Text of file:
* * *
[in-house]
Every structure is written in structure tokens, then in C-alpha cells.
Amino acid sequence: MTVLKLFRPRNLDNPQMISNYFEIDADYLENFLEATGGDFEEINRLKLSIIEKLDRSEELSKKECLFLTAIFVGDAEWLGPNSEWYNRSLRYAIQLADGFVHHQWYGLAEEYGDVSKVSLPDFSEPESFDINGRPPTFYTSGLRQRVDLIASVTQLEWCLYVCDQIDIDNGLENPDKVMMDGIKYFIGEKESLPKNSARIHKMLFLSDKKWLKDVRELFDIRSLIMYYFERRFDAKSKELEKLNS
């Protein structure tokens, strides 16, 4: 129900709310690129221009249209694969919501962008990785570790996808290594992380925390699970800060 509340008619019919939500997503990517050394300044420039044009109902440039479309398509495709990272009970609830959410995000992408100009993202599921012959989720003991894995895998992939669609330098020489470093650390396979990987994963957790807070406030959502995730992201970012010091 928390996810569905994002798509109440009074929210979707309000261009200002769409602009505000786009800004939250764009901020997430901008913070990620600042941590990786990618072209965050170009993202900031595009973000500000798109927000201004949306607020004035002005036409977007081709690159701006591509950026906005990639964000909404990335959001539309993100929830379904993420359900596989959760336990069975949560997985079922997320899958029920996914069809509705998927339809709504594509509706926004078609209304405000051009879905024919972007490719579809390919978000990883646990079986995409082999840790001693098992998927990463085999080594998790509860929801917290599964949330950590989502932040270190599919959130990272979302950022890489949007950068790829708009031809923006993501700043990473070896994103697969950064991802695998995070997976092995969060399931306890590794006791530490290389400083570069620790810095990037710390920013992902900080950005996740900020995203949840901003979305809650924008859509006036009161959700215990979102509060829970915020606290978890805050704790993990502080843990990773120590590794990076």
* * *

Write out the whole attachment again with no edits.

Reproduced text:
[in-house]
Every structure is written in structure tokens, then in C-alpha cells.
Amino acid sequence: MTVLKLFRPRNLDNPQMISNYFEIDADYLENFLEATGGDFEEINRLKLSIIEKLDRSEELSKKECLFLTAIFVGDAEWLGPNSEWYNRSLRYAIQLADGFVHHQWYGLAEEYGDVSKVSLPDFSEPESFDINGRPPTFYTSGLRQRVDLIASVTQLEWCLYVCDQIDIDNGLENPDKVMMDGIKYFIGEKESLPKNSARIHKMLFLSDKKWLKDVRELFDIRSLIMYYFERRFDAKSKELEKLNS
């Protein structure tokens, strides 16, 4: 129900709310690129221009249209694969919501962008990785570790996808290594992380925390699970800060 509340008619019919939500997503990517050394300044420039044009109902440039479309398509495709990272009970609830959410995000992408100009993202599921012959989720003991894995895998992939669609330098020489470093650390396979990987994963957790807070406030959502995730992201970012010091 928390996810569905994002798509109440009074929210979707309000261009200002769409602009505000786009800004939250764009901020997430901008913070990620600042941590990786990618072209965050170009993202900031595009973000500000798109927000201004949306607020004035002005036409977007081709690159701006591509950026906005990639964000909404990335959001539309993100929830379904993420359900596989959760336990069975949560997985079922997320899958029920996914069809509705998927339809709504594509509706926004078609209304405000051009879905024919972007490719579809390919978000990883646990079986995409082999840790001693098992998927990463085999080594998790509860929801917290599964949330950590989502932040270190599919959130990272979302950022890489949007950068790829708009031809923006993501700043990473070896994103697969950064991802695998995070997976092995969060399931306890590794006791530490290389400083570069620790810095990037710390920013992902900080950005996740900020995203949840901003979305809650924008859509006036009161959700215990979102509060829970915020606290978890805050704790993990502080843990990773120590590794990076």